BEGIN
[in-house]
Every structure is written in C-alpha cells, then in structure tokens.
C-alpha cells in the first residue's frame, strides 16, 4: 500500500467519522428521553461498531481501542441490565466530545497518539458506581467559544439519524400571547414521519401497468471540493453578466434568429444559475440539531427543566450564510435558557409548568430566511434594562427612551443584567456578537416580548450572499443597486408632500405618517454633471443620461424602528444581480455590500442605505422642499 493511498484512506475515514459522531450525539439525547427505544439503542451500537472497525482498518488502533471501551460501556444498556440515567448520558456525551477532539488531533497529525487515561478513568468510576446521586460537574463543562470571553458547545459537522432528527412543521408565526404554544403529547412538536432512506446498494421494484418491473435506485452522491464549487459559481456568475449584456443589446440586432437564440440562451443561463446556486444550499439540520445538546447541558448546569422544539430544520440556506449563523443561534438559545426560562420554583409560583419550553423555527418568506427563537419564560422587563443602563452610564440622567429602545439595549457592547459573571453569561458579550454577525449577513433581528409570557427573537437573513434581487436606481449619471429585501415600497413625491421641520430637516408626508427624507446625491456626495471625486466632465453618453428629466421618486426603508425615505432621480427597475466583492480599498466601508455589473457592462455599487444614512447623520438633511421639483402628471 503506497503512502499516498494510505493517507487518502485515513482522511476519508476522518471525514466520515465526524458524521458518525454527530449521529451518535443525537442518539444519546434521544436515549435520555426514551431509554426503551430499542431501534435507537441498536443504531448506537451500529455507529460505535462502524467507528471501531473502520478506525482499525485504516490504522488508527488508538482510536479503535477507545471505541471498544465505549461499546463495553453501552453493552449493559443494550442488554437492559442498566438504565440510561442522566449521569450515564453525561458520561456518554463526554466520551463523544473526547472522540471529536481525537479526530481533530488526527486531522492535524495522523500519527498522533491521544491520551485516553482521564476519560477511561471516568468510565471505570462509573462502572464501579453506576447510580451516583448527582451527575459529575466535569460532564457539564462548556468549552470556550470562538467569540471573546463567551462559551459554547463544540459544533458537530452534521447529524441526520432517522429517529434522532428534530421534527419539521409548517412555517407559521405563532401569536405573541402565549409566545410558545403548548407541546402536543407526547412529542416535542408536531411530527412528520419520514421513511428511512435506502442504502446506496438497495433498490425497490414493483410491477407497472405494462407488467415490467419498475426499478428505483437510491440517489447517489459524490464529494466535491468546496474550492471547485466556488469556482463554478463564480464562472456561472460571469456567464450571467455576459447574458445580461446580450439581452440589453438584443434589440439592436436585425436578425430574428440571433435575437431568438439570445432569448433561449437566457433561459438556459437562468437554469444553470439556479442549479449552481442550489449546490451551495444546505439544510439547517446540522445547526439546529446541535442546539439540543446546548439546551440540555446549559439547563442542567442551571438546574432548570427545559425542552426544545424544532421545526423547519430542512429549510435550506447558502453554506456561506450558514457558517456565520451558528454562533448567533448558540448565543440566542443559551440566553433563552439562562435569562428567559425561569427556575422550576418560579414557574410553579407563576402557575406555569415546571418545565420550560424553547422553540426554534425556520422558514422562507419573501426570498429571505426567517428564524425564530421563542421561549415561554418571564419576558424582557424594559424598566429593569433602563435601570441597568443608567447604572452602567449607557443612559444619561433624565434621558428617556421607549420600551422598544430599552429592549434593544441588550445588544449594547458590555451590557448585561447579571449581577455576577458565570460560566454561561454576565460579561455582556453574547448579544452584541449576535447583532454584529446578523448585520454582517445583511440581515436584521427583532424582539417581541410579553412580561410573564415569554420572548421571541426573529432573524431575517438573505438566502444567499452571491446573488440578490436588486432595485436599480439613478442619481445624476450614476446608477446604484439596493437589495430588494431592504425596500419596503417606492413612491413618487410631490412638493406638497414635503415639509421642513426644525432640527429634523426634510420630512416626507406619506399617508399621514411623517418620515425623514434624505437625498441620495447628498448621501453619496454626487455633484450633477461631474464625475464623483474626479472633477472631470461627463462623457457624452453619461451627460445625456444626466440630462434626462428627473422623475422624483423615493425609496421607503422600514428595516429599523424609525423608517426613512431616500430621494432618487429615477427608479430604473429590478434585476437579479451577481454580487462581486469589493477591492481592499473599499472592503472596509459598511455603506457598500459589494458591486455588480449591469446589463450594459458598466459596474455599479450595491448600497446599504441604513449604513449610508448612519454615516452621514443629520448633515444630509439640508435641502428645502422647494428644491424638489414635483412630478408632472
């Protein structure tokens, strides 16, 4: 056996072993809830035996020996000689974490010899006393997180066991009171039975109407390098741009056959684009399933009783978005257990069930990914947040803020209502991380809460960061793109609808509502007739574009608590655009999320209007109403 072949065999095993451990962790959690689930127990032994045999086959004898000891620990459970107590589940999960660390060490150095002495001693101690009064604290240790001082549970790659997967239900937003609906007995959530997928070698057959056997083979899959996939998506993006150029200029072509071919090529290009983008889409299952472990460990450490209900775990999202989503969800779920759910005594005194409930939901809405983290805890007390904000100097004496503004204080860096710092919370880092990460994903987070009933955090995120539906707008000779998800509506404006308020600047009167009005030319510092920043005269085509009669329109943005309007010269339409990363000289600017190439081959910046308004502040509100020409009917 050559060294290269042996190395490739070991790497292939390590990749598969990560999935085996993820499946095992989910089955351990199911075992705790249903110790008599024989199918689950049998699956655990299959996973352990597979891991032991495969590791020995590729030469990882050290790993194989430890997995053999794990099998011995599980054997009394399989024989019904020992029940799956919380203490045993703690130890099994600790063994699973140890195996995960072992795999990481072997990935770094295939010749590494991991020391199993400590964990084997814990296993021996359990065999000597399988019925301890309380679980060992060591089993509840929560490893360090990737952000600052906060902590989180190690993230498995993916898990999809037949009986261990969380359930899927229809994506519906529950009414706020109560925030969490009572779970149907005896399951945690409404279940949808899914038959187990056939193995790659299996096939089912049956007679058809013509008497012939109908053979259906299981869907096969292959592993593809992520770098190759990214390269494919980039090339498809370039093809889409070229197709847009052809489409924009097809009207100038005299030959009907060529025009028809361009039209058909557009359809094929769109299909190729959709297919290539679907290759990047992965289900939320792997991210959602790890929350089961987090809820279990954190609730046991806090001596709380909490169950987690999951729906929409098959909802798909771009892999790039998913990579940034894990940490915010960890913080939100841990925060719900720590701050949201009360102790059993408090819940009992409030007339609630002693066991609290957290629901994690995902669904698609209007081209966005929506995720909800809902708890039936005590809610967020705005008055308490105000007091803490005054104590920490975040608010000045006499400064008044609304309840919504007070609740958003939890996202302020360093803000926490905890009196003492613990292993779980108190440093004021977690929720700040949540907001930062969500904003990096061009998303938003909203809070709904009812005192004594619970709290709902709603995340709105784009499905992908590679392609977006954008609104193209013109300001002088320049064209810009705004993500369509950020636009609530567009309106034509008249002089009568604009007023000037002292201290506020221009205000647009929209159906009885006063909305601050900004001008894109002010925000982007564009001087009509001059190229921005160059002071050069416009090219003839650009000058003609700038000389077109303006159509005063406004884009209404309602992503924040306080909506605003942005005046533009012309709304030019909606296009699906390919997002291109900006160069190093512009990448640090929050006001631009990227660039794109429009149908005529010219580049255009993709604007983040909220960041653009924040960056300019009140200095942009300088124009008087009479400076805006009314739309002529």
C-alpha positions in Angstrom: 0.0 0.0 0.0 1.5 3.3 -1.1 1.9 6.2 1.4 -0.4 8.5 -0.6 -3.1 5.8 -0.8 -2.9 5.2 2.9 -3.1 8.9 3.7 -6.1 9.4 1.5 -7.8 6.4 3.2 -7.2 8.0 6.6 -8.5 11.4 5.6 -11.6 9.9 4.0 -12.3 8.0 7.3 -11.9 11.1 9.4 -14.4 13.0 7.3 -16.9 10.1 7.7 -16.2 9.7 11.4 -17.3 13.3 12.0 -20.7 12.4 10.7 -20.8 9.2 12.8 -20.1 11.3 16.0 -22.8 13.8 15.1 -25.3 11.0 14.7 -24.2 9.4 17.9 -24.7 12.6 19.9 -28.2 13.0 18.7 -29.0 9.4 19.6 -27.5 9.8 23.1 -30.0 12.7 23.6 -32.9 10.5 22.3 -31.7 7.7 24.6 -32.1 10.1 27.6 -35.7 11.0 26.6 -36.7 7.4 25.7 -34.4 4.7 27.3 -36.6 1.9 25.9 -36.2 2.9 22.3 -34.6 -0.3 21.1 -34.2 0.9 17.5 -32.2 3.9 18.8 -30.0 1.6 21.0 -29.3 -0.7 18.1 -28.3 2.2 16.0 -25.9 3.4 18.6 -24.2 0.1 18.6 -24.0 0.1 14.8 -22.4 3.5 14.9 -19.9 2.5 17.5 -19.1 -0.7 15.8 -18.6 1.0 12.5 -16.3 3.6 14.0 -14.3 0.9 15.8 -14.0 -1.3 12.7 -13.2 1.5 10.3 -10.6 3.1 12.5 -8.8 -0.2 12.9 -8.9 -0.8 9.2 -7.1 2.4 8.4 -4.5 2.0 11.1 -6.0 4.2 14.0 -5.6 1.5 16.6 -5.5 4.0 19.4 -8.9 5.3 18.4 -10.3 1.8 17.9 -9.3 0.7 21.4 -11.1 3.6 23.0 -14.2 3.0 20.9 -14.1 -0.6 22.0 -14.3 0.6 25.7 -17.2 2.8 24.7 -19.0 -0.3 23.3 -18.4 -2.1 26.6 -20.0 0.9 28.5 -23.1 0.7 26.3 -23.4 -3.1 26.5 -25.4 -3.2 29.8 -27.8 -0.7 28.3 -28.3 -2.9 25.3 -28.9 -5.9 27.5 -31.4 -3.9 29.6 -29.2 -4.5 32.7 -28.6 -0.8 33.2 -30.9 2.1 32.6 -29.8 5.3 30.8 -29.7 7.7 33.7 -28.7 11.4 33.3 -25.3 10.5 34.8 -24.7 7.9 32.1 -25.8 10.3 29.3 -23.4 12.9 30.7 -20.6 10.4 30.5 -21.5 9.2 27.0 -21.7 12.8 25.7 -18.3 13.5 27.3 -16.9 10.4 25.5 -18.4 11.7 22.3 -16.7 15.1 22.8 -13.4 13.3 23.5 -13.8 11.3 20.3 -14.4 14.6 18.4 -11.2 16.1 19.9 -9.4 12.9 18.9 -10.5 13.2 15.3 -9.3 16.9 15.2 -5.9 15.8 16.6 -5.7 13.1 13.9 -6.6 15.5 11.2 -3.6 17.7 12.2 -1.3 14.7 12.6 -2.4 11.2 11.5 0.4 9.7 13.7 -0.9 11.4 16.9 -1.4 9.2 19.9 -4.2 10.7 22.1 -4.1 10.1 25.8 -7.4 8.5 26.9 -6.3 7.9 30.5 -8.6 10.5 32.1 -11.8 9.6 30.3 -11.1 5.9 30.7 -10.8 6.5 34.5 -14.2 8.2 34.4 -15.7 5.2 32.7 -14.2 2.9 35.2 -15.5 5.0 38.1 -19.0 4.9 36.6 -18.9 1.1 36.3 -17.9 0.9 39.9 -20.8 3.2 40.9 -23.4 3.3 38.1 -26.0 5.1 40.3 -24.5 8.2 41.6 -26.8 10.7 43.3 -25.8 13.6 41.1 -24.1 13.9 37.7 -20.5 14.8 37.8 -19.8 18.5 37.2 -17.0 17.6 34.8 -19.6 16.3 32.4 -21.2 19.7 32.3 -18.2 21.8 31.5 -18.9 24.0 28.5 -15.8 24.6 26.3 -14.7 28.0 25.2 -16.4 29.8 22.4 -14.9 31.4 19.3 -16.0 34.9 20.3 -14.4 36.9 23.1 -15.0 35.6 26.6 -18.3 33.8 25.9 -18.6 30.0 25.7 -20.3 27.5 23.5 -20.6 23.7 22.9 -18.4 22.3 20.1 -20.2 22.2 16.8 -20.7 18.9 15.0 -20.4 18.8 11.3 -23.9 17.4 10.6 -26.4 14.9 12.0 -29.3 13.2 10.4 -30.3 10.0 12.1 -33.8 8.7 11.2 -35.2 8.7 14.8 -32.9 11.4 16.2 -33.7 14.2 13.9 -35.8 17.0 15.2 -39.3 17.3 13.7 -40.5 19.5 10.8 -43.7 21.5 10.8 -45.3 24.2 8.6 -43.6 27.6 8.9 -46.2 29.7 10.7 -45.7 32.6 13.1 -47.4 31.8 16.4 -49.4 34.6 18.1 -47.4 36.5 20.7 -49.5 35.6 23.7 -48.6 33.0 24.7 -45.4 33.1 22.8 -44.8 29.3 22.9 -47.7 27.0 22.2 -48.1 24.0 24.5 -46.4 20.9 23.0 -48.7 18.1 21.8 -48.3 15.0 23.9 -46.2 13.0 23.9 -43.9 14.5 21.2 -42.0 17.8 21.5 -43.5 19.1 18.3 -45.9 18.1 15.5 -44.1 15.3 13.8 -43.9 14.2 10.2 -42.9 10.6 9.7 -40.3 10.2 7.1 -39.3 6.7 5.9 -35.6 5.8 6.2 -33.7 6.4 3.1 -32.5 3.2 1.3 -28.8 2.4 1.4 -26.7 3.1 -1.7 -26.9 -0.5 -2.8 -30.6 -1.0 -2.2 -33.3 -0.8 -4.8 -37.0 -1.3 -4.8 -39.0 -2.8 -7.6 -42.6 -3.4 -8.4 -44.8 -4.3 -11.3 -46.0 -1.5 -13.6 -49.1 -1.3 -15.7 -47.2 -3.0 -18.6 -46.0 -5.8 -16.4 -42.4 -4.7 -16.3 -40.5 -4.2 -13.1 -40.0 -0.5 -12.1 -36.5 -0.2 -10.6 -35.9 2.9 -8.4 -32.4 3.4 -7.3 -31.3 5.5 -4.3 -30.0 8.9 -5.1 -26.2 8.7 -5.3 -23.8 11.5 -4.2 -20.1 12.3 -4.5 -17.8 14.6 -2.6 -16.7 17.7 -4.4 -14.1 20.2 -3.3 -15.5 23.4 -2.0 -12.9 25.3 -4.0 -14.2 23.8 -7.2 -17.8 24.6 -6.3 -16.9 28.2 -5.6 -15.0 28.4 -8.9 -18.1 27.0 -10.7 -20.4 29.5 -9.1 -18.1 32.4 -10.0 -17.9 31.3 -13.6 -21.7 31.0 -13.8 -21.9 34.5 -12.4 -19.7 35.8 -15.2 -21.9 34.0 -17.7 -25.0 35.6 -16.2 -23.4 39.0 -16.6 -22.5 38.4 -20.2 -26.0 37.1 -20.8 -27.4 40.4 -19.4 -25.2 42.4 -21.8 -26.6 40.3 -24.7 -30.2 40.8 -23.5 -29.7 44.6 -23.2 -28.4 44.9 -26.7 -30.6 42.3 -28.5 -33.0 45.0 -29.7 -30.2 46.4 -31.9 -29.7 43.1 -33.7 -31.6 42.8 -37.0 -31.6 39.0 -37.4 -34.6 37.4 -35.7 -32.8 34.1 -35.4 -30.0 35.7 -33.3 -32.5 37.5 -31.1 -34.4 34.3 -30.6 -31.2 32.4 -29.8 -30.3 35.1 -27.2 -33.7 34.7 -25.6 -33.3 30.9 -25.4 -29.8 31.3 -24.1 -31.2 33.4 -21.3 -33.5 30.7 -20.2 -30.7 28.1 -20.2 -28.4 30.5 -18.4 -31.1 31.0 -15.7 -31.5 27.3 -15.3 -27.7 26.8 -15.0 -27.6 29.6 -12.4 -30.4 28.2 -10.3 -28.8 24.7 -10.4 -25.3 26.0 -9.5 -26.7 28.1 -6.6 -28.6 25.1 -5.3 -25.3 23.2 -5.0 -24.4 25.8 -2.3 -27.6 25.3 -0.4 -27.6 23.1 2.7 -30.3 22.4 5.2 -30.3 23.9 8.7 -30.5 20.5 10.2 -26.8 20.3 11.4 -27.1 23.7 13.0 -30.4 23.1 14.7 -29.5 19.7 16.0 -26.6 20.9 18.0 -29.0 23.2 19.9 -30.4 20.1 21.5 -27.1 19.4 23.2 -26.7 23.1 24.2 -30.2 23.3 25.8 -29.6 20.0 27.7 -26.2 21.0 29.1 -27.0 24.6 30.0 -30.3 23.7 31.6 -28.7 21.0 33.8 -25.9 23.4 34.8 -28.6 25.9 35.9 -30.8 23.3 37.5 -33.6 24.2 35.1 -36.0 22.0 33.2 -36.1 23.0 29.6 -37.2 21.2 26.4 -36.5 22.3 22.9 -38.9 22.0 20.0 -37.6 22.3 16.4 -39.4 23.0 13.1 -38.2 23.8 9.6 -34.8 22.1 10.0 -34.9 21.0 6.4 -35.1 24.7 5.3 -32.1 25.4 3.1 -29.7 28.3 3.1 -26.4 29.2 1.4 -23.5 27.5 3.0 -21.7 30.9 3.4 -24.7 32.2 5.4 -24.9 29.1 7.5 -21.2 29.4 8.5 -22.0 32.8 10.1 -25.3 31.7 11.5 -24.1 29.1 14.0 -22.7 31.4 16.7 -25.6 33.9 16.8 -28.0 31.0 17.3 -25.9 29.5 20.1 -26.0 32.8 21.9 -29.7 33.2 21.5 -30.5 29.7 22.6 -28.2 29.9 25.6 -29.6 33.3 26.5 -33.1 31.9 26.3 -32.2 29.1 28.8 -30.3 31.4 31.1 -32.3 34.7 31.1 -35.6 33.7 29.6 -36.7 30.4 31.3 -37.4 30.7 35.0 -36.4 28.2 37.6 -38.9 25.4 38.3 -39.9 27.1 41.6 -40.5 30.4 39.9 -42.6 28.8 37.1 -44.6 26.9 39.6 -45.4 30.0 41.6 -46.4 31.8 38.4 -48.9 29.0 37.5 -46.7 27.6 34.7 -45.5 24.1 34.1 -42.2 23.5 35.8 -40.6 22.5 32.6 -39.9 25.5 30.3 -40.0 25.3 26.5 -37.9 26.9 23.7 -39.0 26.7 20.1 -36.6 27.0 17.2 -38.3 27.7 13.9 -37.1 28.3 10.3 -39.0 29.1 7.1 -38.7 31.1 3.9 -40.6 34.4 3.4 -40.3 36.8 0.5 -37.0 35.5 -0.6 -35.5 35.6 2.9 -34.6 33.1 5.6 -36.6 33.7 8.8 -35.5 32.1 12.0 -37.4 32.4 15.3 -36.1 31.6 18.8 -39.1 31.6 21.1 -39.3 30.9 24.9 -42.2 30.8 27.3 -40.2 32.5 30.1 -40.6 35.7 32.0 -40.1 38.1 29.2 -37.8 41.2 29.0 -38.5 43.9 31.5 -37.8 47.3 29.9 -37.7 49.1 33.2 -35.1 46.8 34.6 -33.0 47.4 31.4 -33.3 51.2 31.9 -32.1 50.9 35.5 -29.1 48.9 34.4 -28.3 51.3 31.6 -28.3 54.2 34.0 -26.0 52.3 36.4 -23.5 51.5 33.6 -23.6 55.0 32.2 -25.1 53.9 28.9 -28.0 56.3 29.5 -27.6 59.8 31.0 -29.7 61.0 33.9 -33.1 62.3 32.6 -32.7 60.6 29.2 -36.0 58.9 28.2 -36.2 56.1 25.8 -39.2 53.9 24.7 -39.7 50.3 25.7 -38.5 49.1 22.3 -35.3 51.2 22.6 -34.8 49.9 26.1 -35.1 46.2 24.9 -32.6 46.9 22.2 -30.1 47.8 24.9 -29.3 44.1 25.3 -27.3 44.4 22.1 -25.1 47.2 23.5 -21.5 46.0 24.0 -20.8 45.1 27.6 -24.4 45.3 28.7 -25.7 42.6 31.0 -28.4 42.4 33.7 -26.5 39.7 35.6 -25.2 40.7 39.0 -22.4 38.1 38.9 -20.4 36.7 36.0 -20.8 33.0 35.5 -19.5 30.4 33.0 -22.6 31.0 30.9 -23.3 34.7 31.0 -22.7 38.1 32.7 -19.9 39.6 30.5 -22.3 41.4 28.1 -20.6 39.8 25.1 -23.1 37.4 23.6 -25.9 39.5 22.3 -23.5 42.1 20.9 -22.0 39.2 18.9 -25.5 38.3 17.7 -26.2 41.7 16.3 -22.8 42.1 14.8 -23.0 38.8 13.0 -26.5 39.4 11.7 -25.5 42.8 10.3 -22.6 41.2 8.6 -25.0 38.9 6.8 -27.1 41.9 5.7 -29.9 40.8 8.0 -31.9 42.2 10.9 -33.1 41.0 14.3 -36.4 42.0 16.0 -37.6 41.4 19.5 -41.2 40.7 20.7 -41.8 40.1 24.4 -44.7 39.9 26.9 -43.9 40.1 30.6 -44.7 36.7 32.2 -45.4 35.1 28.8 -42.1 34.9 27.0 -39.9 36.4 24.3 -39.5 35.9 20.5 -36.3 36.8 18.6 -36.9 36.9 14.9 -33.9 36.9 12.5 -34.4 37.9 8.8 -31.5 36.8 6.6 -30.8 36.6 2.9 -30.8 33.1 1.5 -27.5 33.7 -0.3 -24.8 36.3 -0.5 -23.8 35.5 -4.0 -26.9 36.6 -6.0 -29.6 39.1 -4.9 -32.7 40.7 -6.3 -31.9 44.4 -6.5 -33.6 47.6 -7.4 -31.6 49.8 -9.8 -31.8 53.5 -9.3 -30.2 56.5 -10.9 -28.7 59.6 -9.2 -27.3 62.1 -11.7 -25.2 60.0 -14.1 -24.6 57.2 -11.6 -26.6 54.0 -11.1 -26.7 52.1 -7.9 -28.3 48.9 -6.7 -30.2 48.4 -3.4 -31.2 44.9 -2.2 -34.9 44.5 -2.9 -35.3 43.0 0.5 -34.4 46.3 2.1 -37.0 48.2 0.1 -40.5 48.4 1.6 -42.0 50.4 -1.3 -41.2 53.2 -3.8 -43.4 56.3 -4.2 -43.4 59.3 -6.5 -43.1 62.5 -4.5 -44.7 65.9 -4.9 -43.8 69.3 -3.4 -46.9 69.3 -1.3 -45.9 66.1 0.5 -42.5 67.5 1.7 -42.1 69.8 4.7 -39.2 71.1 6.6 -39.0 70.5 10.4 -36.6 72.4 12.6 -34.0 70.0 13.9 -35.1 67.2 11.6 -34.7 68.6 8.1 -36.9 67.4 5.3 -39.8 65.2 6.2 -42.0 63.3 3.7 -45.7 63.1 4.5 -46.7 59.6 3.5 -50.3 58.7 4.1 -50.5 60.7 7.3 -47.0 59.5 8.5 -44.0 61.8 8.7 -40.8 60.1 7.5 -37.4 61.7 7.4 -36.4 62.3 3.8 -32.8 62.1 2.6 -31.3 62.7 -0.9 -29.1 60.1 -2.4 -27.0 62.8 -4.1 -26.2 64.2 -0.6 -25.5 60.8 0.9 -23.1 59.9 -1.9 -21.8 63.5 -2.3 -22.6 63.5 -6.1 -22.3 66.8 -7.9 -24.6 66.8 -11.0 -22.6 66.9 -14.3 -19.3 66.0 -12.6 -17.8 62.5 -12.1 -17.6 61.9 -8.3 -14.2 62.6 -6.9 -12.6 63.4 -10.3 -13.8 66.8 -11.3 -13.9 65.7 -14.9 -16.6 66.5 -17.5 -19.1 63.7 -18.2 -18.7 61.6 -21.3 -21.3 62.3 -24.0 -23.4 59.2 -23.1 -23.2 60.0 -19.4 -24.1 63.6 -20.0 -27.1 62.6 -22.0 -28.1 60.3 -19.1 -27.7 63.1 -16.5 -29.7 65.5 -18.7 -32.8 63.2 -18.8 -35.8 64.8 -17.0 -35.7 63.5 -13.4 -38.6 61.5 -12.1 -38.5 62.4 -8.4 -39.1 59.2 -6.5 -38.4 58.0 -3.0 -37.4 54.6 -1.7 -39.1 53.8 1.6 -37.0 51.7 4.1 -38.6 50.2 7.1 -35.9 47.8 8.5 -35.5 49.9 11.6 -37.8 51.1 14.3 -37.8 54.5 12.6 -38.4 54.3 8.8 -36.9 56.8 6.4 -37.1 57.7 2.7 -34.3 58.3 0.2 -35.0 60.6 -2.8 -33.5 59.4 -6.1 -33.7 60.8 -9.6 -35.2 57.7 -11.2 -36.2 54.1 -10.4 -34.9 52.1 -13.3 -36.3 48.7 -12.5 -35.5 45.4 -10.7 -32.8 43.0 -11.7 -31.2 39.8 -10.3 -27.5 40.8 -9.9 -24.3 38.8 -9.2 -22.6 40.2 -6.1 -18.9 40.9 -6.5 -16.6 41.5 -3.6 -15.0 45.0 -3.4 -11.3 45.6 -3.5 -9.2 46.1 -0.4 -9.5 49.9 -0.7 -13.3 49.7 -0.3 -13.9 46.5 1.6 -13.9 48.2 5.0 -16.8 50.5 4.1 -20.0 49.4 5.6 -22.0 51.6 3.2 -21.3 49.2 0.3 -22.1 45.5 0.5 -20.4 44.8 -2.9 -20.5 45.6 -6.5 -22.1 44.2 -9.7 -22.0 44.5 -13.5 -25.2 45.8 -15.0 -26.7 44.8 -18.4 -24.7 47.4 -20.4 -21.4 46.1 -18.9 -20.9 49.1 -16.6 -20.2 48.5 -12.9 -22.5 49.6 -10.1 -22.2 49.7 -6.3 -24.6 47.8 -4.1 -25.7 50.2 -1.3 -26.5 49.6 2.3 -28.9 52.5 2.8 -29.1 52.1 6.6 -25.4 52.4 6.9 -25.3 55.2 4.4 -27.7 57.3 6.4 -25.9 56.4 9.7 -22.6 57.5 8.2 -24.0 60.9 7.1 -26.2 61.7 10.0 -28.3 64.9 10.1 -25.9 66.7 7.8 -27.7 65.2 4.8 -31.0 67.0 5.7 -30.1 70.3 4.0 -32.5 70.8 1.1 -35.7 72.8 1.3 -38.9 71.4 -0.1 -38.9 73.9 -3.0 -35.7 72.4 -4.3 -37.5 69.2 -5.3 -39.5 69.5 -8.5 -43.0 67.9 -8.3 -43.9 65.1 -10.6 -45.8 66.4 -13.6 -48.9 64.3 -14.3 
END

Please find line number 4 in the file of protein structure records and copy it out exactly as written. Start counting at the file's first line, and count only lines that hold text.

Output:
């Protein structure tokens, strides 16, 4: 056996072993809830035996020996000689974490010899006393997180066991009171039975109407390098741009056959684009399933009783978005257990069930990914947040803020209502991380809460960061793109609808509502007739574009608590655009999320209007109403 072949065999095993451990962790959690689930127990032994045999086959004898000891620990459970107590589940999960660390060490150095002495001693101690009064604290240790001082549970790659997967239900937003609906007995959530997928070698057959056997083979899959996939998506993006150029200029072509071919090529290009983008889409299952472990460990450490209900775990999202989503969800779920759910005594005194409930939901809405983290805890007390904000100097004496503004204080860096710092919370880092990460994903987070009933955090995120539906707008000779998800509506404006308020600047009167009005030319510092920043005269085509009669329109943005309007010269339409990363000289600017190439081959910046308004502040509100020409009917 050559060294290269042996190395490739070991790497292939390590990749598969990560999935085996993820499946095992989910089955351990199911075992705790249903110790008599024989199918689950049998699956655990299959996973352990597979891991032991495969590791020995590729030469990882050290790993194989430890997995053999794990099998011995599980054997009394399989024989019904020992029940799956919380203490045993703690130890099994600790063994699973140890195996995960072992795999990481072997990935770094295939010749590494991991020391199993400590964990084997814990296993021996359990065999000597399988019925301890309380679980060992060591089993509840929560490893360090990737952000600052906060902590989180190690993230498995993916898990999809037949009986261990969380359930899927229809994506519906529950009414706020109560925030969490009572779970149907005896399951945690409404279940949808899914038959187990056939193995790659299996096939089912049956007679058809013509008497012939109908053979259906299981869907096969292959592993593809992520770098190759990214390269494919980039090339498809370039093809889409070229197709847009052809489409924009097809009207100038005299030959009907060529025009028809361009039209058909557009359809094929769109299909190729959709297919290539679907290759990047992965289900939320792997991210959602790890929350089961987090809820279990954190609730046991806090001596709380909490169950987690999951729906929409098959909802798909771009892999790039998913990579940034894990940490915010960890913080939100841990925060719900720590701050949201009360102790059993408090819940009992409030007339609630002693066991609290957290629901994690995902669904698609209007081209966005929506995720909800809902708890039936005590809610967020705005008055308490105000007091803490005054104590920490975040608010000045006499400064008044609304309840919504007070609740958003939890996202302020360093803000926490905890009196003492613990292993779980108190440093004021977690929720700040949540907001930062969500904003990096061009998303938003909203809070709904009812005192004594619970709290709902709603995340709105784009499905992908590679392609977006954008609104193209013109300001002088320049064209810009705004993500369509950020636009609530567009309106034509008249002089009568604009007023000037002292201290506020221009205000647009929209159906009885006063909305601050900004001008894109002010925000982007564009001087009509001059190229921005160059002071050069416009090219003839650009000058003609700038000389077109303006159509005063406004884009209404309602992503924040306080909506605003942005005046533009012309709304030019909606296009699906390919997002291109900006160069190093512009990448640090929050006001631009990227660039794109429009149908005529010219580049255009993709604007983040909220960041653009924040960056300019009140200095942009300088124009008087009479400076805006009314739309002529």